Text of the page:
Mattias is placed on a stretcher after being rescued.
Source: Carabinieri Press Office via PA Images
Updated at 8pm
ELEVEN-YEAR-OLD Ciro, the last child to be pulled from the rubble on the Italian island of Ischia today, saved his little brother’s life when the deadly earthquake struck, rescuers workers said.
Firefighters had to dig with their bare hands to reach the youngster, who had been buried along with his seven-year old brother Mattias and seven-month old half-brother Pasquale.
“It was Ciro who saved Mattias,” said policeman Andrea Gentile. “He dragged him and pushed him under the bed with him, a gesture that without a doubt saved both their lives.
Then with a broom handle he banged on the rubble so the rescuers could hear him.
But as a dusty Mattias was pulled free from the rubble, firefighters broke into applause. Ciro, rescued after 16 hours in the dark, was loaded into a waiting ambulance.
“Don’t leave me, don’t let me die,” he had begged his saviours, Italy’s AGI news agency reported.
Firefighters pull out a boy, Mattias, from the collapsed building in Casamicciola a day after an earthquake hit the Italian island of Ischia.
Source: Italian Firefighters Vigili del Fuoco via PA Images
The boys’ father, whose hands were bandaged after spending the night digging through the rubble alongside the firefighters, could be seen tearfully hugging relatives as his eldest son was saved.
Emergency workers had previously recovered the boys’ seven-month-old brother, Pasquale, crying but alive, after hours of effort overnight. Their pregnant mother had sounded the alarm.
However, a woman was killed in Casamicciola, in the north of the small tourist island, by debris that fell from a church, while the body of another was spotted in the rubble of a collapsed house, local media reported.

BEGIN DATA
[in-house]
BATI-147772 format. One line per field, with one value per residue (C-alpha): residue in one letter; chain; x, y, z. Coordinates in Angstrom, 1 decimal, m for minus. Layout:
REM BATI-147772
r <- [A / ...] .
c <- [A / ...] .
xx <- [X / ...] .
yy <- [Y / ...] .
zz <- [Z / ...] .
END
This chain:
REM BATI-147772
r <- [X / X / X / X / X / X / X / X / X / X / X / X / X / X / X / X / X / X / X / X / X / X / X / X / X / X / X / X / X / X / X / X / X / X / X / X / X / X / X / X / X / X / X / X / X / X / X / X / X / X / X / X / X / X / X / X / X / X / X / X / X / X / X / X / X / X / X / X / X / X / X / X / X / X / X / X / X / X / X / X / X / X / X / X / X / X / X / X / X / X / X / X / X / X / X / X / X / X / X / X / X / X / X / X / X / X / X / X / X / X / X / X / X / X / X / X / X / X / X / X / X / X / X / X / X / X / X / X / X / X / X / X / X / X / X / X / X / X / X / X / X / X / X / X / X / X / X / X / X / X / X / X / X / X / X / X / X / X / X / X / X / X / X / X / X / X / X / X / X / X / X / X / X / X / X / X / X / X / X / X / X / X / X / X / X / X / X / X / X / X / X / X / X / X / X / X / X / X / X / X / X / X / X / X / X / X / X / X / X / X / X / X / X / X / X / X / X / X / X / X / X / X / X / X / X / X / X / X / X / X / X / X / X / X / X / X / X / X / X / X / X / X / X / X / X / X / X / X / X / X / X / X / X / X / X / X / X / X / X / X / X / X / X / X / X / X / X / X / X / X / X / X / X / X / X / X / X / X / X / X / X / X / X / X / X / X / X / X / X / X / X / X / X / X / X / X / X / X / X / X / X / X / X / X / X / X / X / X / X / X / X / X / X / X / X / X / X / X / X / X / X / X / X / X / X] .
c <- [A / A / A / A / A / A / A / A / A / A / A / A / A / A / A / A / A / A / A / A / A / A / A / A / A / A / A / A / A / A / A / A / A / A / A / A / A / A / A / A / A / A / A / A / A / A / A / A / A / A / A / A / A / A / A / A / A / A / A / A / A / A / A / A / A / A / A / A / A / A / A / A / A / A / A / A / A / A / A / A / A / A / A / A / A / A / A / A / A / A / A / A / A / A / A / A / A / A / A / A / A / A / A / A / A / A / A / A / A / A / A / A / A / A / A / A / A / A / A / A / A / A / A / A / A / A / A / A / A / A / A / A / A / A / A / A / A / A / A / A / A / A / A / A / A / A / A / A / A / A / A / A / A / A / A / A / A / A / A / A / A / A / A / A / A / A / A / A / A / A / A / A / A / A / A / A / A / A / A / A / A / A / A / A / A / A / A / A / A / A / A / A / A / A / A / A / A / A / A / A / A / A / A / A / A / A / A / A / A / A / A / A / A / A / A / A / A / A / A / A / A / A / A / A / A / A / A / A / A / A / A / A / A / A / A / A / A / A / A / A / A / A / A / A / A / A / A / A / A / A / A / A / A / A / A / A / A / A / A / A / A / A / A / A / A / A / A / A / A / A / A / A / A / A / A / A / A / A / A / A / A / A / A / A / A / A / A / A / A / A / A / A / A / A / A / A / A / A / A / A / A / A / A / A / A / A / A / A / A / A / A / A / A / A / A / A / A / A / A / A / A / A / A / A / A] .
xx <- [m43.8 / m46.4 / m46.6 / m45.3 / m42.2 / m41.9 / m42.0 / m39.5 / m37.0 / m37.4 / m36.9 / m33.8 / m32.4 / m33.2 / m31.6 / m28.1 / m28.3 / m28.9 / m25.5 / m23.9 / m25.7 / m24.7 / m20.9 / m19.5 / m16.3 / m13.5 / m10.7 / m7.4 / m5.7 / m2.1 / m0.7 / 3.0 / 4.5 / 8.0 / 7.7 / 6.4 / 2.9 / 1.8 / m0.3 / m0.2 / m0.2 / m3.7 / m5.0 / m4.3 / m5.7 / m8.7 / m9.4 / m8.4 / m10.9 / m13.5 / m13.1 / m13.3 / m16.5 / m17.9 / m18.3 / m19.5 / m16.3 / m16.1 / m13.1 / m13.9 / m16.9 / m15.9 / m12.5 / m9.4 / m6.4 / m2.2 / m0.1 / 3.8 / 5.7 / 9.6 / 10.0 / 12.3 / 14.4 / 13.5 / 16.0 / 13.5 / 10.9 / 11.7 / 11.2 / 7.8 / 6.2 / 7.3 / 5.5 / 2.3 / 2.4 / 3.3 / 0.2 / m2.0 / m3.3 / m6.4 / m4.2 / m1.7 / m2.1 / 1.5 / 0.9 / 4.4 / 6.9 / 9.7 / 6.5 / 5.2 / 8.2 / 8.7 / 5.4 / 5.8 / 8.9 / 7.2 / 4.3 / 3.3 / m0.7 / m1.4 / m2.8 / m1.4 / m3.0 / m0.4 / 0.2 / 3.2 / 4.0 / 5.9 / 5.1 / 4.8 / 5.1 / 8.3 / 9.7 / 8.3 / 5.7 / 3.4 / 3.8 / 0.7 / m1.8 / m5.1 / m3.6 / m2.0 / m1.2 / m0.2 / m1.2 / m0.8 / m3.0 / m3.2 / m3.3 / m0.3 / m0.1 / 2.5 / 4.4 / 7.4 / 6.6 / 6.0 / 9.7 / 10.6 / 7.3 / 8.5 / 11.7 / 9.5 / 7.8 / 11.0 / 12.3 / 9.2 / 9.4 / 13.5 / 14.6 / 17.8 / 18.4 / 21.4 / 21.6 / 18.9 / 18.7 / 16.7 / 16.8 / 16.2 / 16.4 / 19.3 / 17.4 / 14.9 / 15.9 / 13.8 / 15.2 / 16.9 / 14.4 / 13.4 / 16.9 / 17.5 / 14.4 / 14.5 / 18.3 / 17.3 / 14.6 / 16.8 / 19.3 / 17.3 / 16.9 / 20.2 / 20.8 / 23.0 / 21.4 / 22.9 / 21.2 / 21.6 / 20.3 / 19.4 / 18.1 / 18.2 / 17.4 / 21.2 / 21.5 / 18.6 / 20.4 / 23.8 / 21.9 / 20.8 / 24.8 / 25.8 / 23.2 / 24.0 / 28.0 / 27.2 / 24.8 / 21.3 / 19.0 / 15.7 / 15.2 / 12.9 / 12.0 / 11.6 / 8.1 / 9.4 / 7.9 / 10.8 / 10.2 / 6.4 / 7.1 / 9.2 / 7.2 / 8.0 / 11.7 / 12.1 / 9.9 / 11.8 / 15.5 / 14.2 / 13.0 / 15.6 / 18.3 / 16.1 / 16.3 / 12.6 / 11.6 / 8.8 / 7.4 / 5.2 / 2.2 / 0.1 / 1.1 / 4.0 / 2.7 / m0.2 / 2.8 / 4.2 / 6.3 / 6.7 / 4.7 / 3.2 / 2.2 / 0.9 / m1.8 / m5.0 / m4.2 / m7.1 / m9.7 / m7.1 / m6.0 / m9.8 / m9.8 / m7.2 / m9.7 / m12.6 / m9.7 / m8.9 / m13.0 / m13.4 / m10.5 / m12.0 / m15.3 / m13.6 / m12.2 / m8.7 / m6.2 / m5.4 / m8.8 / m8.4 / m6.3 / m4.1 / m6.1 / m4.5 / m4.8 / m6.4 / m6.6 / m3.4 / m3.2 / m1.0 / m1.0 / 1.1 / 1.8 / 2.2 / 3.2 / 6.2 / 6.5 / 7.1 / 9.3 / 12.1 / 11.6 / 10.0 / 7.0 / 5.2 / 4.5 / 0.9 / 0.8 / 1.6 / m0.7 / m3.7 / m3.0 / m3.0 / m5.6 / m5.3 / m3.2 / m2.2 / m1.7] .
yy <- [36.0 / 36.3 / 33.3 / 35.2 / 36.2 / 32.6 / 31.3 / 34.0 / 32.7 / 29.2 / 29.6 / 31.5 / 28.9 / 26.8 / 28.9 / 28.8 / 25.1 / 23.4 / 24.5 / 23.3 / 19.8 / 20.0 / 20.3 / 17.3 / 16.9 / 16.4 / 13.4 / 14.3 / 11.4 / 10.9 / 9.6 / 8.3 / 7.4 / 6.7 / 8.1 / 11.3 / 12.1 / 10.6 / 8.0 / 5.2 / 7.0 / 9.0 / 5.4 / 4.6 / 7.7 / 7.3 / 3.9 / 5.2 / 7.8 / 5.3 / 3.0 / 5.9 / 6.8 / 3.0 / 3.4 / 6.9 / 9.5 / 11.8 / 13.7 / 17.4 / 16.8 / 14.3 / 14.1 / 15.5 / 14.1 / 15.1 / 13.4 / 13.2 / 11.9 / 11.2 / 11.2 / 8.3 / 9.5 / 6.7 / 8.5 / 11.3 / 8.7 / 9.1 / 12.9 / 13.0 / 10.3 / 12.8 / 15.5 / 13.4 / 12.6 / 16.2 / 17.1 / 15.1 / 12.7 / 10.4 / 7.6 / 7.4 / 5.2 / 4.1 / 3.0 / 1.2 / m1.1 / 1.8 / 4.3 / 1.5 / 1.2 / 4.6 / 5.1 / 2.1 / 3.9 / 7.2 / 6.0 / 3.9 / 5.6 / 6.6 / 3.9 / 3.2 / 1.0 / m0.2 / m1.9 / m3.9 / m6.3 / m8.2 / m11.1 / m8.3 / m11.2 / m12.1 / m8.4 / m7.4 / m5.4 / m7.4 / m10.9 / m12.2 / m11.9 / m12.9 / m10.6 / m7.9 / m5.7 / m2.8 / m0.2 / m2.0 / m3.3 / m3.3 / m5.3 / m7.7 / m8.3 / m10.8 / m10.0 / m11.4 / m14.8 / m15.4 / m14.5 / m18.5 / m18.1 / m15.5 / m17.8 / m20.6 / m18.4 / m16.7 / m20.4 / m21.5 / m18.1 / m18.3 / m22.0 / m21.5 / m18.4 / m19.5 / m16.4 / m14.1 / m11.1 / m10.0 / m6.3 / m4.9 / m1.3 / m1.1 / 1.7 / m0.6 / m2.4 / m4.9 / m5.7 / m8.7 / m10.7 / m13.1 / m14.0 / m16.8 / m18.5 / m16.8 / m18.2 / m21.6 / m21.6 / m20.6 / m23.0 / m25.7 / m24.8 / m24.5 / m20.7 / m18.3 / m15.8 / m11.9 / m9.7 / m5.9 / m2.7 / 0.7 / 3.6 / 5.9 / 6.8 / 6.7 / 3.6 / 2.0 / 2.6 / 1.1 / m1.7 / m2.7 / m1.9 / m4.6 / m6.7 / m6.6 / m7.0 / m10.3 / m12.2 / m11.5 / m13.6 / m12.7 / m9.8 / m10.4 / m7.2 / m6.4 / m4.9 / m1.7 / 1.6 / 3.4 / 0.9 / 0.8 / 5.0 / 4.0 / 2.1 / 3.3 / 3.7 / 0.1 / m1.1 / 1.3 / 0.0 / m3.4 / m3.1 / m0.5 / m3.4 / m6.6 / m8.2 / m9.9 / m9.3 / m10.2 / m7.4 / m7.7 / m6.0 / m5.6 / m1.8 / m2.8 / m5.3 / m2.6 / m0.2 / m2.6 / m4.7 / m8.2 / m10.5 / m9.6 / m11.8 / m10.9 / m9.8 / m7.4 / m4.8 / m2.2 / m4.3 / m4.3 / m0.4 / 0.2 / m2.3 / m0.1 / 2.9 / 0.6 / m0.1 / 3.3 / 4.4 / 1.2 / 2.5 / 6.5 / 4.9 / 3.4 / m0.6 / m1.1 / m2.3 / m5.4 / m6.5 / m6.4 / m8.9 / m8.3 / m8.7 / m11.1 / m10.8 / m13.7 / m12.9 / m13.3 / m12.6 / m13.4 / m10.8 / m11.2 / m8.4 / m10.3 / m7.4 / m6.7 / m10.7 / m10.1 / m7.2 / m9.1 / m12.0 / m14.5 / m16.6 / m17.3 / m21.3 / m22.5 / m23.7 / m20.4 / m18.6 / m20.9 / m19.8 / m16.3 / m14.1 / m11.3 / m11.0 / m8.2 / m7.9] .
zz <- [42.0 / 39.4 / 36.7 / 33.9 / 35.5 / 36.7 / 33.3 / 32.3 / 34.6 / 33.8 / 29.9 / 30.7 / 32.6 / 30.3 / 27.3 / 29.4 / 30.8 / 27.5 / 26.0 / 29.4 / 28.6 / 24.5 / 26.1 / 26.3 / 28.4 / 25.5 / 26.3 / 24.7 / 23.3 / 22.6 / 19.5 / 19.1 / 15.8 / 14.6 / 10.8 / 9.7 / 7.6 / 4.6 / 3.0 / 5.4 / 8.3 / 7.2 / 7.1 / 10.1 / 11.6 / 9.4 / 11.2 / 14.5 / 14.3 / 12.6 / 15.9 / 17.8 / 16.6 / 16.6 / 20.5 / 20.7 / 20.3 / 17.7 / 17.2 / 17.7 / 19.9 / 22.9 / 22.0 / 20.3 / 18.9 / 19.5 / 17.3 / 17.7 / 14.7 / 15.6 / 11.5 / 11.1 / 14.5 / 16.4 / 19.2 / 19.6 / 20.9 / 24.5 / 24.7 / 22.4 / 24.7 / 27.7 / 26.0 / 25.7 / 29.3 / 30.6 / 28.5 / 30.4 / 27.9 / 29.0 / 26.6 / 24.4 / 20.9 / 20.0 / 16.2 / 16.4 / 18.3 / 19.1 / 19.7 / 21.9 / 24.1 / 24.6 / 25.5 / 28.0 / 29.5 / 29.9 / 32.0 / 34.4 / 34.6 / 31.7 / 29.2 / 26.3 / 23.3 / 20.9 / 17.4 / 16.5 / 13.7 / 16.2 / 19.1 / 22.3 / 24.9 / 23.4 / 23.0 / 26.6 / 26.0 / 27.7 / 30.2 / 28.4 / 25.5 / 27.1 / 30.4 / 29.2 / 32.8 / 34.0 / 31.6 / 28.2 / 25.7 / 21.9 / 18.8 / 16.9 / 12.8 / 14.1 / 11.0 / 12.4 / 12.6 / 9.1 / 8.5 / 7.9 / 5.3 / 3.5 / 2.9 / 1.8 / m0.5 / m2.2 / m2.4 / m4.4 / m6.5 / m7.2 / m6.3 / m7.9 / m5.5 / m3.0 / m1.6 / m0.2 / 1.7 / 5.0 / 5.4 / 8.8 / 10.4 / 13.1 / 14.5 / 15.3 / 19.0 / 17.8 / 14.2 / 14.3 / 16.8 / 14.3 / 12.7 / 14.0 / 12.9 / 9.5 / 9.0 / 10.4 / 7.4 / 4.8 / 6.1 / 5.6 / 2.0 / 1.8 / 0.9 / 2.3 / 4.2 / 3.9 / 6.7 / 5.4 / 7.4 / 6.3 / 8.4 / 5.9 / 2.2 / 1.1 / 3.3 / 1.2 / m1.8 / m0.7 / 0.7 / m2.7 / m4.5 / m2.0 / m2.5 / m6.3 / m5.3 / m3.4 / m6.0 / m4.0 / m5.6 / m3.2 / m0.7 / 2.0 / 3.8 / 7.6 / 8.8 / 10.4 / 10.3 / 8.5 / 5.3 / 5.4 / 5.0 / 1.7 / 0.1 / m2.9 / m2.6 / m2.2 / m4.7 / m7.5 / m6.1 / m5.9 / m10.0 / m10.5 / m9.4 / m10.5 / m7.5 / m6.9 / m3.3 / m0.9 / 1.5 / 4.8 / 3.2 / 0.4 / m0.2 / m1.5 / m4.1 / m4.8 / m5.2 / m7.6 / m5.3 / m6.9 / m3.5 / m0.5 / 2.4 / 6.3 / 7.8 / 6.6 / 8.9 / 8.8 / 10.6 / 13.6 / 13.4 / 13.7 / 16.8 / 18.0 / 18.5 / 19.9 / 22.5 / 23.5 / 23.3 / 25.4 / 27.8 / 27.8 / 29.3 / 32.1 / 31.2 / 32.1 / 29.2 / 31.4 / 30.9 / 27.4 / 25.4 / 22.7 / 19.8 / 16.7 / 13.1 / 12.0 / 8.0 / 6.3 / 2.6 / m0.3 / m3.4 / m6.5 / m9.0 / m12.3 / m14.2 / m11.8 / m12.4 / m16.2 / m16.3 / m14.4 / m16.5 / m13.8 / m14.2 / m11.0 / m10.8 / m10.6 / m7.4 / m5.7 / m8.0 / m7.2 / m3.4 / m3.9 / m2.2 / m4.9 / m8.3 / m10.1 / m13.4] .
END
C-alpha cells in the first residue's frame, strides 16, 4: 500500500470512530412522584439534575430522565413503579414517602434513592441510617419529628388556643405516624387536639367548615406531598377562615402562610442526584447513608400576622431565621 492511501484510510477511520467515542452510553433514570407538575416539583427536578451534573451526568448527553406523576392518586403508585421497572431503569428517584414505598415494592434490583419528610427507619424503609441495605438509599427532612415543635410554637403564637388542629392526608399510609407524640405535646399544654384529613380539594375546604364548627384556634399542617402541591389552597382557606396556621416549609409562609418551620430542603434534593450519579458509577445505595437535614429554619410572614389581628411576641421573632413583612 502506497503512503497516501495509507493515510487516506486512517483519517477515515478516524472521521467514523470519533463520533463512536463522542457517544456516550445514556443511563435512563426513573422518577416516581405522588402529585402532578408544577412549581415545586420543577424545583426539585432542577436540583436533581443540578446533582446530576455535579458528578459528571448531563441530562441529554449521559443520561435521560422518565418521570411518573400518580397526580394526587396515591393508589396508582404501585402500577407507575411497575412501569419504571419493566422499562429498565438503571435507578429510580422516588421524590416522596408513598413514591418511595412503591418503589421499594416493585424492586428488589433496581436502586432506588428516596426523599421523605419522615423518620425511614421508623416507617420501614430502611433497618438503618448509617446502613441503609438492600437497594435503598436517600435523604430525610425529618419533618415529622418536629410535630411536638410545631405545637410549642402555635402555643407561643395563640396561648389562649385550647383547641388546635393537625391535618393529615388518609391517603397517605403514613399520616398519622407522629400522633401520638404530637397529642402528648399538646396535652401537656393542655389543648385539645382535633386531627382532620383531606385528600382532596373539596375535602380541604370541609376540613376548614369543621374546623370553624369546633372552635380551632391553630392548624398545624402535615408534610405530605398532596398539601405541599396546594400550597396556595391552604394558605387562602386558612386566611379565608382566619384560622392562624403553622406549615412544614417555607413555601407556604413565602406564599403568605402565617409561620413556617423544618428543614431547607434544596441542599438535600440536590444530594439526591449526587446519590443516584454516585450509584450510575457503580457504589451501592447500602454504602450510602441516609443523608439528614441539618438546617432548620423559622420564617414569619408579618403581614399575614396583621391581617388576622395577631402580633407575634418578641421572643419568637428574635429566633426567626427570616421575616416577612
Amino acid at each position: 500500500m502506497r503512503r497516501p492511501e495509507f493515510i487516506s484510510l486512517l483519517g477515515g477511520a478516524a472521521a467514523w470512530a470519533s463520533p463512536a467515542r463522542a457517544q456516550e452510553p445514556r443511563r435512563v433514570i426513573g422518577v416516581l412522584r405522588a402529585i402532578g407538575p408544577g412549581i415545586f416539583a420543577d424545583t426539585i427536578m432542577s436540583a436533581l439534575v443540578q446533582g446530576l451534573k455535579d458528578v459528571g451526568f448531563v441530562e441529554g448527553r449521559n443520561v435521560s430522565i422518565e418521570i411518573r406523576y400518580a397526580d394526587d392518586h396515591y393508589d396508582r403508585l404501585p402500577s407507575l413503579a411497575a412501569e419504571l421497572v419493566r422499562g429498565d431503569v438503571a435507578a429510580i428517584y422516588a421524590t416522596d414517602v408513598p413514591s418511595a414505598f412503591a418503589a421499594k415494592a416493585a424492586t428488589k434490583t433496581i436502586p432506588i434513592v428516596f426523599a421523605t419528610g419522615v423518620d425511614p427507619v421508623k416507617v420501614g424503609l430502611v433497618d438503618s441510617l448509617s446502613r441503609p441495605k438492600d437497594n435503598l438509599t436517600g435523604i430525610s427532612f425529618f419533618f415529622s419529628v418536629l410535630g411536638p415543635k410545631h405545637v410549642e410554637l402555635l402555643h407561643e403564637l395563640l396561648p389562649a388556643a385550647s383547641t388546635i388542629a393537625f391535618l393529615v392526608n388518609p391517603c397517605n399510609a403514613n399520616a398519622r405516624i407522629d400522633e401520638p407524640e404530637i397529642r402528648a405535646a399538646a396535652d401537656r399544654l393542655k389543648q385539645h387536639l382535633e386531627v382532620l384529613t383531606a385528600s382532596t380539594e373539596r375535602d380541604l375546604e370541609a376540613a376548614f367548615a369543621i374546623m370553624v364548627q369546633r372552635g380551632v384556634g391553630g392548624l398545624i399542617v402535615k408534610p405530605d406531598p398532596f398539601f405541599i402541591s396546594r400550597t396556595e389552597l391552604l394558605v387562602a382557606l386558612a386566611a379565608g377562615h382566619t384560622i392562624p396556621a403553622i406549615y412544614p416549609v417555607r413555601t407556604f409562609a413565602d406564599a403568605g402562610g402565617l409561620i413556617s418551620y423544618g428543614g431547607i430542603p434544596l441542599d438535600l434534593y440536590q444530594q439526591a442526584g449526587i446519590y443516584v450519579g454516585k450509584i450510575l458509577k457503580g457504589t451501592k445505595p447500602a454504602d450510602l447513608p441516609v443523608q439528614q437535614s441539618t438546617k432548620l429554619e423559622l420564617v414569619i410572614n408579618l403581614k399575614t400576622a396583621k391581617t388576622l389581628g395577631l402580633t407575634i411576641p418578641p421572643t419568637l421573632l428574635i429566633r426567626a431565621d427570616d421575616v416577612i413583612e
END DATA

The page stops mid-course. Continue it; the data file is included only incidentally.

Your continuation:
Two small communes, Casamicciola and neighbouring Lacco Ameno, bore the brunt of the quake, according to the civil protection agency.
The quake hit the northwest of the island at 8:57pm (7.57pm Irish time) yesterday, at a depth of just 5km.
People standing near a collapsed building following an earthquake in Casamicciola.
Source: @percy80 via PA Images
Italian authorities first put the quake at a 3.6 magnitude, but later revised it upward to 4.0 – in seismic terms, a modest event.
The main earthquake was followed by 14 smaller aftershocks. Several buildings collapsed while others had large, ominous cracks.
In total, 39 people were injured, one seriously.
“Italy is united with Ischia in sorrow for, and solidarity with, the victims. We stand side-by-side with those taking part in the rescues,” Prime Minister Paolo Gentiloni said on Twitter.
‘A horrible experience’
Many holidaymakers packed their bags and rushed to catch special overnight ferries back to the mainland.
Tourists fleeing from Ischia land at Pozzuoli, near Naples.
Source: Cseare Abbate via PA Images
The quake struck just days ahead of the first anniversary of the 6.0 magnitude quake that killed nearly 300 people in and around Amatrice in central Italy. In October 2016 and January 2017 three other earthquakes hit the same region.
Francesco Peduto, head of Italy’s National Geologists Association, slammed shoddy construction and a lack of earthquake prevention measures, saying a 4.0-magnitude quake should not have brought down buildings.
“It’s frankly extraordinary that people continue to die in earthquakes of this size,” he said.
The quake response has benefited from the presence of emergency responders who were on the island to fight forest fires that have plagued Italy this summer, local media said.
This image, grabbed from a video taken from a helicopter made available by Italian Carabinieri police, shows an aerial view of Ischia island the day after the earthquake
Source: Italian Carabinieri police via PA Images
“I was on the couch watching TV. Blackout, shaking, something fell on my head. I scream, my mother grabs me and we ran outside,” one witness wrote on Twitter.
Teams of firefighters, including two units specialised in extracting people from rubble, were quickly mobilised, said Bruno Frattasi, who oversees the fire department.
Ischia’s only hospital was also hit and had to be partially evacuated, with five patients transferred to another medical facility by helicopter.
Restaurants were packed and many stores were still open when the shaking began, witnesses said on Twitter.
“A horrible experience, everything was shaking, plunged into darkness, houses were collapsing… a nightmare,” one wrote.
Ischia is often hit by earthquakes, with its worst dating back to July 1883, when an estimated 5.8-magnitude quake killed more than 2,000 people.
Italy straddles the Eurasian and African tectonic plates, making it vulnerable to seismic activity when they move.